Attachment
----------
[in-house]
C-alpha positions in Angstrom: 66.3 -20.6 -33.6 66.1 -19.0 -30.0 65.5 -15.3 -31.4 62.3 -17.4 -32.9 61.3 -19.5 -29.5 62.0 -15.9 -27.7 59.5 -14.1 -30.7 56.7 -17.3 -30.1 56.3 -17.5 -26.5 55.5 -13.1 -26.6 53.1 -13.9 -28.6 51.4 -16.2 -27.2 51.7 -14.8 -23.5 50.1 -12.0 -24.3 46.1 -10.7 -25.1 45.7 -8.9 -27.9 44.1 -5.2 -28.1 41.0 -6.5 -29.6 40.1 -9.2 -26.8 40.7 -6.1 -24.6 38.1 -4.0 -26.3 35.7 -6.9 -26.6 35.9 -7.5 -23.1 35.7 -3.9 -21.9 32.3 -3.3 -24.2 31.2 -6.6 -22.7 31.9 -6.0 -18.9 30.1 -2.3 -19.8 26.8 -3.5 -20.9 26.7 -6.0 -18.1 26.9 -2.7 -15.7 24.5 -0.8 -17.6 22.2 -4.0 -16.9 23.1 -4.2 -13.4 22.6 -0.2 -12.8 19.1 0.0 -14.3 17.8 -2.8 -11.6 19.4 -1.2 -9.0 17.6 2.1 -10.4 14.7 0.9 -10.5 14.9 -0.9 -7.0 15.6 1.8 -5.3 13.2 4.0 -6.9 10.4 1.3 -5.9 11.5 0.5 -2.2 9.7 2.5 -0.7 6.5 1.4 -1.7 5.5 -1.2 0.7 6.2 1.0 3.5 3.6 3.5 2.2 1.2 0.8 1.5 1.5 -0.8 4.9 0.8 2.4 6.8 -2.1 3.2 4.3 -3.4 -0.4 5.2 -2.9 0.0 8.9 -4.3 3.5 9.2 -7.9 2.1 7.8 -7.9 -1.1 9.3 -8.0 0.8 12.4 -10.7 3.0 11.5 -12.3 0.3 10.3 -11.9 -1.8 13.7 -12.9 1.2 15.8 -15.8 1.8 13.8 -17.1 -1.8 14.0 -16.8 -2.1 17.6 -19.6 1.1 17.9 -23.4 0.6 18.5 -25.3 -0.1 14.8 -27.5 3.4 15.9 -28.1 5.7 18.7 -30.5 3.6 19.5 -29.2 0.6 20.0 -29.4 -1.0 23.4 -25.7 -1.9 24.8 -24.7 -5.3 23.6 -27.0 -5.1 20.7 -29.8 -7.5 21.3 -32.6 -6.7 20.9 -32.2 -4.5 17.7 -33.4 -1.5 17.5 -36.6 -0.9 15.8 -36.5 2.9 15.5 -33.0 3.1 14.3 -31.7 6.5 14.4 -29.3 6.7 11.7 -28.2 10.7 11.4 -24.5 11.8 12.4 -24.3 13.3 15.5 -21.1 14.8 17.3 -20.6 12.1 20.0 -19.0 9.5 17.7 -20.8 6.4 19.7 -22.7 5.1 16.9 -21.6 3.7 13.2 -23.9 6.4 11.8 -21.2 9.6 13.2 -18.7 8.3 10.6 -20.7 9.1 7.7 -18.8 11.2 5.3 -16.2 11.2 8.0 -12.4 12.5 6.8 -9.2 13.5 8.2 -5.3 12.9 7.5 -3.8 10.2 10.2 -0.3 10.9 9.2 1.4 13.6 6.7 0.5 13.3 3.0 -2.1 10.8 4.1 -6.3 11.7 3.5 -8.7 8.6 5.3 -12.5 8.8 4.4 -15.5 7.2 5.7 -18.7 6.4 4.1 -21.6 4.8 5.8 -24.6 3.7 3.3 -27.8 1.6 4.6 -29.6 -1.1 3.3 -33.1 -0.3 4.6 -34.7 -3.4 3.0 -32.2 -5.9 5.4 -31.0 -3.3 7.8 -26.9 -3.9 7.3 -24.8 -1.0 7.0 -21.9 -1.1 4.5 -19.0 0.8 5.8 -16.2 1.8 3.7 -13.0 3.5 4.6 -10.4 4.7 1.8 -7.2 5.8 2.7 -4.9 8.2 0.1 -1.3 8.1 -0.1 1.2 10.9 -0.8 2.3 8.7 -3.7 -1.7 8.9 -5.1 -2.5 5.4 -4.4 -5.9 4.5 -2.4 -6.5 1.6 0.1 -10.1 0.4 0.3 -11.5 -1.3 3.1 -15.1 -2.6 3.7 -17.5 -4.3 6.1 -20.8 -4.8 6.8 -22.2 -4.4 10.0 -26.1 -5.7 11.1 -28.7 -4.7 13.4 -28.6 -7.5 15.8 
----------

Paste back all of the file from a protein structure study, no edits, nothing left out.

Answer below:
[in-house]
C-alpha positions in Angstrom: 66.3 -20.6 -33.6 66.1 -19.0 -30.0 65.5 -15.3 -31.4 62.3 -17.4 -32.9 61.3 -19.5 -29.5 62.0 -15.9 -27.7 59.5 -14.1 -30.7 56.7 -17.3 -30.1 56.3 -17.5 -26.5 55.5 -13.1 -26.6 53.1 -13.9 -28.6 51.4 -16.2 -27.2 51.7 -14.8 -23.5 50.1 -12.0 -24.3 46.1 -10.7 -25.1 45.7 -8.9 -27.9 44.1 -5.2 -28.1 41.0 -6.5 -29.6 40.1 -9.2 -26.8 40.7 -6.1 -24.6 38.1 -4.0 -26.3 35.7 -6.9 -26.6 35.9 -7.5 -23.1 35.7 -3.9 -21.9 32.3 -3.3 -24.2 31.2 -6.6 -22.7 31.9 -6.0 -18.9 30.1 -2.3 -19.8 26.8 -3.5 -20.9 26.7 -6.0 -18.1 26.9 -2.7 -15.7 24.5 -0.8 -17.6 22.2 -4.0 -16.9 23.1 -4.2 -13.4 22.6 -0.2 -12.8 19.1 0.0 -14.3 17.8 -2.8 -11.6 19.4 -1.2 -9.0 17.6 2.1 -10.4 14.7 0.9 -10.5 14.9 -0.9 -7.0 15.6 1.8 -5.3 13.2 4.0 -6.9 10.4 1.3 -5.9 11.5 0.5 -2.2 9.7 2.5 -0.7 6.5 1.4 -1.7 5.5 -1.2 0.7 6.2 1.0 3.5 3.6 3.5 2.2 1.2 0.8 1.5 1.5 -0.8 4.9 0.8 2.4 6.8 -2.1 3.2 4.3 -3.4 -0.4 5.2 -2.9 0.0 8.9 -4.3 3.5 9.2 -7.9 2.1 7.8 -7.9 -1.1 9.3 -8.0 0.8 12.4 -10.7 3.0 11.5 -12.3 0.3 10.3 -11.9 -1.8 13.7 -12.9 1.2 15.8 -15.8 1.8 13.8 -17.1 -1.8 14.0 -16.8 -2.1 17.6 -19.6 1.1 17.9 -23.4 0.6 18.5 -25.3 -0.1 14.8 -27.5 3.4 15.9 -28.1 5.7 18.7 -30.5 3.6 19.5 -29.2 0.6 20.0 -29.4 -1.0 23.4 -25.7 -1.9 24.8 -24.7 -5.3 23.6 -27.0 -5.1 20.7 -29.8 -7.5 21.3 -32.6 -6.7 20.9 -32.2 -4.5 17.7 -33.4 -1.5 17.5 -36.6 -0.9 15.8 -36.5 2.9 15.5 -33.0 3.1 14.3 -31.7 6.5 14.4 -29.3 6.7 11.7 -28.2 10.7 11.4 -24.5 11.8 12.4 -24.3 13.3 15.5 -21.1 14.8 17.3 -20.6 12.1 20.0 -19.0 9.5 17.7 -20.8 6.4 19.7 -22.7 5.1 16.9 -21.6 3.7 13.2 -23.9 6.4 11.8 -21.2 9.6 13.2 -18.7 8.3 10.6 -20.7 9.1 7.7 -18.8 11.2 5.3 -16.2 11.2 8.0 -12.4 12.5 6.8 -9.2 13.5 8.2 -5.3 12.9 7.5 -3.8 10.2 10.2 -0.3 10.9 9.2 1.4 13.6 6.7 0.5 13.3 3.0 -2.1 10.8 4.1 -6.3 11.7 3.5 -8.7 8.6 5.3 -12.5 8.8 4.4 -15.5 7.2 5.7 -18.7 6.4 4.1 -21.6 4.8 5.8 -24.6 3.7 3.3 -27.8 1.6 4.6 -29.6 -1.1 3.3 -33.1 -0.3 4.6 -34.7 -3.4 3.0 -32.2 -5.9 5.4 -31.0 -3.3 7.8 -26.9 -3.9 7.3 -24.8 -1.0 7.0 -21.9 -1.1 4.5 -19.0 0.8 5.8 -16.2 1.8 3.7 -13.0 3.5 4.6 -10.4 4.7 1.8 -7.2 5.8 2.7 -4.9 8.2 0.1 -1.3 8.1 -0.1 1.2 10.9 -0.8 2.3 8.7 -3.7 -1.7 8.9 -5.1 -2.5 5.4 -4.4 -5.9 4.5 -2.4 -6.5 1.6 0.1 -10.1 0.4 0.3 -11.5 -1.3 3.1 -15.1 -2.6 3.7 -17.5 -4.3 6.1 -20.8 -4.8 6.8 -22.2 -4.4 10.0 -26.1 -5.7 11.1 -28.7 -4.7 13.4 -28.6 -7.5 15.8 